Being a syndicated columnist isn’t always what it’s cracked up to be. Then again, sometimes it’s a whole lot more. Take Elaine Viets, for example. This St. Louis native has taken her syndicated column from profane to sacred and back, and has found time to pen four mysteries. Her writing is witty, sexy, and on-the-edge—all the while managing to come across as homespun. Ethnic culture—with its cuisine, community, and kitsch—are interspersed with male strippers, female impersonators, bikers, bad medicine, and murder. Viets describes her fictional hero, Francesca Vierling—who has appeared in BACKSTAB, RUBOUT, PINK FLAMINGO MURDERS, and DOC IN THE BOX—as “a six-foot tall columnist with dark hair, a smart mouth, and who is generally in trouble with the newspaper management.”
Viets, like her fictional counterpart, has had more than her share of news stories “killed”—yanked before publication—by overzealously prudish editors. Viets gathered the best of her banned columns into the book Censored Viets, which was produced as an audiobook by Wildstone Audio. Wildstone also published audiobook versions of Viets’s two irreverent self-help books, HOW TO COMMIT MONOGOMY, a humorous look at marriage, and HOW TO SURVIVE THE HAPPIEST DAY OF YOUR LIFE, a wedding planning guide for brides-to-be. Viets was narrator/performer on all three of these audiobooks.
The author recently hunkered down in Albuquerque’s John Wagner Studios to record her four “Francesca Vierling” mysteries. Listening to audiobooks may be relaxing, but reading them into a microphone, the author admits, is hard work. “I read for six or eight hours a day and felt like I’d been digging ditches. First, I worried about whether I was keeping up my energy, so listeners would stay entertained. Then, there are the physical problems. I either had a mouth full of spit that I couldn’t get rid of, or it felt dry and scratchy as a gravel bed.” Also, she admits that she learned the hard way “that I had so much tongue-tripping alliteration in my novels.”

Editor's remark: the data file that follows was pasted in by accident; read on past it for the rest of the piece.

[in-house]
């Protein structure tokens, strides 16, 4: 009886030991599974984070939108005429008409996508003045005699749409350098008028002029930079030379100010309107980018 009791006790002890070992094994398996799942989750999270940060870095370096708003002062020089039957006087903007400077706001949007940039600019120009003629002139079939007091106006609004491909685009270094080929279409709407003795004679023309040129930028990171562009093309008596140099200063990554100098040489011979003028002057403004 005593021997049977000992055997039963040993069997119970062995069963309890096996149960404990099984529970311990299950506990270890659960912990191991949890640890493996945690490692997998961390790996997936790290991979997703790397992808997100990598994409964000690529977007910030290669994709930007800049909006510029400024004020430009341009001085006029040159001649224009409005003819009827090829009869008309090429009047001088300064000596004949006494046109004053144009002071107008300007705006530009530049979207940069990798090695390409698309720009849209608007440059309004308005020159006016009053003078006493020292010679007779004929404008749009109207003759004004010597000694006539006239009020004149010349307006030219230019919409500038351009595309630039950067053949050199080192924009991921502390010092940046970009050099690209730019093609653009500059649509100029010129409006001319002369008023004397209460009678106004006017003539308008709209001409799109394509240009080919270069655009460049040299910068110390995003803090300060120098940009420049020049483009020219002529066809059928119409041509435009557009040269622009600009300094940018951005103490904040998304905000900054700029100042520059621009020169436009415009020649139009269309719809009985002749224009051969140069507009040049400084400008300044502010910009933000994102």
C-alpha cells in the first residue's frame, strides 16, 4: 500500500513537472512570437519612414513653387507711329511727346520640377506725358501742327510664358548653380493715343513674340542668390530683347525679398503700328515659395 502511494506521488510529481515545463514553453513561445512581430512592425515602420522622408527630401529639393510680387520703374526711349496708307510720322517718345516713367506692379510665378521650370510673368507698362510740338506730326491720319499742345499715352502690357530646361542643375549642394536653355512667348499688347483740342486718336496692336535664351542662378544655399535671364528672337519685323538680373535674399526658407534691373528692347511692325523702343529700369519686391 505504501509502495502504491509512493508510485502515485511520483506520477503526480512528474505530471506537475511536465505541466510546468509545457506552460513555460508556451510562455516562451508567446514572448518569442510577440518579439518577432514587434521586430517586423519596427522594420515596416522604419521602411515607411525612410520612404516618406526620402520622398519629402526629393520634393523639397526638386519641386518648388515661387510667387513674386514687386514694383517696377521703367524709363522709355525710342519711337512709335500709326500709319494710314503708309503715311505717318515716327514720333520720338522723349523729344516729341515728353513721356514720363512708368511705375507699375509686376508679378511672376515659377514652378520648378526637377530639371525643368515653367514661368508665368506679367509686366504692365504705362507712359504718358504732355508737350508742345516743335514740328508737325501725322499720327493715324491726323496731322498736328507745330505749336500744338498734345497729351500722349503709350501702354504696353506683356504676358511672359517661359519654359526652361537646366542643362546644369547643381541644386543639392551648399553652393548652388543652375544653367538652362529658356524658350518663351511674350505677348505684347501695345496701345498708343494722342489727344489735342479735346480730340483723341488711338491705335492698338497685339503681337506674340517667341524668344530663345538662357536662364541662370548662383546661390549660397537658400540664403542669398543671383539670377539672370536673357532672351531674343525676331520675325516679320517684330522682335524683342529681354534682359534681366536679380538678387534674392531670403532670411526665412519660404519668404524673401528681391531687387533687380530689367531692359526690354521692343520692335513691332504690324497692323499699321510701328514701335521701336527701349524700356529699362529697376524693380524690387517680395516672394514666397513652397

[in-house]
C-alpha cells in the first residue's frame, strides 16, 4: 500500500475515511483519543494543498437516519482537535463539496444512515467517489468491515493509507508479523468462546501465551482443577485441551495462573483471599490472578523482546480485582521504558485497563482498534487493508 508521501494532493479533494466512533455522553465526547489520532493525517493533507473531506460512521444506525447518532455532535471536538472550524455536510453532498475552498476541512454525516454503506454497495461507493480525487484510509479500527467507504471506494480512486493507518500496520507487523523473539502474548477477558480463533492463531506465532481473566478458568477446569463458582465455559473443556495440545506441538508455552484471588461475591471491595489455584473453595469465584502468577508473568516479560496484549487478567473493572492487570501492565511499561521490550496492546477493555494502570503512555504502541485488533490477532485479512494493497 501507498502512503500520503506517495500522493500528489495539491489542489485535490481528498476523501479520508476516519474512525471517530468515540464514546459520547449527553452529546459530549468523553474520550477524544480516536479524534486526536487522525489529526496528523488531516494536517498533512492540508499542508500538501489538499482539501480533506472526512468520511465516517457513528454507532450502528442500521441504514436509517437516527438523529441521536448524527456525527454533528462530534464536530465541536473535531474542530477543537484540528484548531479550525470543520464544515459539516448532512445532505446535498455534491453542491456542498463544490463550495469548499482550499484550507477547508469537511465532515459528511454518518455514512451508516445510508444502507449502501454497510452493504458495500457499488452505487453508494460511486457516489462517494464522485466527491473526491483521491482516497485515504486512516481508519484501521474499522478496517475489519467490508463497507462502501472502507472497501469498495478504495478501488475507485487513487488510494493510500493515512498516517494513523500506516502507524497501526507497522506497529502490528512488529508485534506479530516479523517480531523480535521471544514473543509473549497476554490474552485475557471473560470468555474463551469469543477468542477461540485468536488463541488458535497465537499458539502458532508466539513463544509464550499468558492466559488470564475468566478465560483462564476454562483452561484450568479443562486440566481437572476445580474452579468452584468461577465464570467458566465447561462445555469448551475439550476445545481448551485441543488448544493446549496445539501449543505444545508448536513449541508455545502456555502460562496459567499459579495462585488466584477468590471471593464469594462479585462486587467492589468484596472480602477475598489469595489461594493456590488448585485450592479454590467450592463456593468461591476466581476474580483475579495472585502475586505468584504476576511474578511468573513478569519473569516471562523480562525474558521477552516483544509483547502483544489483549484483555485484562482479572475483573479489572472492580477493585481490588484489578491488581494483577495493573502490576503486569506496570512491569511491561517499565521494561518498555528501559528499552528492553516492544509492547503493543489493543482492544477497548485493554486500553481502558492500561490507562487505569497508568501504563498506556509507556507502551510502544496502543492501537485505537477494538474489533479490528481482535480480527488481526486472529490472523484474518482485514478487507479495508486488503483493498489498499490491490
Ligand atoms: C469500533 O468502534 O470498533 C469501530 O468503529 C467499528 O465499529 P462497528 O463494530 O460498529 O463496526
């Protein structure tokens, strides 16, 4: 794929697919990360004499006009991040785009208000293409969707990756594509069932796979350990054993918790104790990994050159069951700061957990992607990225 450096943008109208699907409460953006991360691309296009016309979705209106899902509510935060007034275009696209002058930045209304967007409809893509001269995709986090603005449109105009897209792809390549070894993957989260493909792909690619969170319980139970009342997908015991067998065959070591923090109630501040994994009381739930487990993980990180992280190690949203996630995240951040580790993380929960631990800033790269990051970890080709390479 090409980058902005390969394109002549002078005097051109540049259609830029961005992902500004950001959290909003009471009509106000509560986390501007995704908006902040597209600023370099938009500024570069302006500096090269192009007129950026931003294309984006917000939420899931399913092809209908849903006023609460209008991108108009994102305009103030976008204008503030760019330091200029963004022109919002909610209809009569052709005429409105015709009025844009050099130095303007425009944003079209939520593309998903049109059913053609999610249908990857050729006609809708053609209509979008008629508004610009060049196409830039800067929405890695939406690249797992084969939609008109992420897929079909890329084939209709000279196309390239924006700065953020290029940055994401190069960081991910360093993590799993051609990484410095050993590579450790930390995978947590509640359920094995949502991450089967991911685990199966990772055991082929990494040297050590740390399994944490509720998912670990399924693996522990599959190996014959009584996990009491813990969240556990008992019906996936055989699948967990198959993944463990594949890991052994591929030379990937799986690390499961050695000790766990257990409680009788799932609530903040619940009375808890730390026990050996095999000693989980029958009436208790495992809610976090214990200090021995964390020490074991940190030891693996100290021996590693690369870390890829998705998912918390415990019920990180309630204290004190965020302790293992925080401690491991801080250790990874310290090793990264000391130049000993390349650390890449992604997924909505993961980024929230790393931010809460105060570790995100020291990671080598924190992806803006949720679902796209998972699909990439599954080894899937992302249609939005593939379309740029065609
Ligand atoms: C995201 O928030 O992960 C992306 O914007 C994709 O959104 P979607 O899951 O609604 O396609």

Viets is a natural-born storyteller who can take the absurdities and commonalities of everyday life and weave stories around them. “I’m able to communicate with readers as equals. That’s the only way to tell a story,” she told us.
Narrating her audiobooks added a new dimension to the experience. “It was a really heady experience to read my own work and tell people my story, the way I hear it.” The word processor and the microphone are very different media for a writer. “Audiobooks gave me an immediate audience to play to. When I read my books on tape, I kept watching for the studio engineer’s reaction. If he or she was not reacting, then I’d figure there was something wrong with my reading.”
She marks her success in her characteristically sly way: “There’s a pretty hot make-out scene in my second book, Rubout. When I finished reading it, the engineer said, ‘I’m divorced, and I’ve been very good for two years, but tonight I think I’m going to go out and be very bad.’ And I thought, ‘I guess I read that one OK. If only the Sisters of St. Joseph couldsee me now. I’m an occasion of sin.’”
“The engineers for my audiobooks were very good and very helpful. When I started tripping over my tongue one afternoon, the engineer told me to take a walk around the block. When I came back, he had me put a pencil in my mouth and talk to him for about ten minutes. It was just chitchat, but the trick worked. I could concentrate again and read smoothly.” The trick ob-viously paid off. Viets is a pleasure to listen to.—Steven Steinbock
© AudioFile 2001, Portland, Maine
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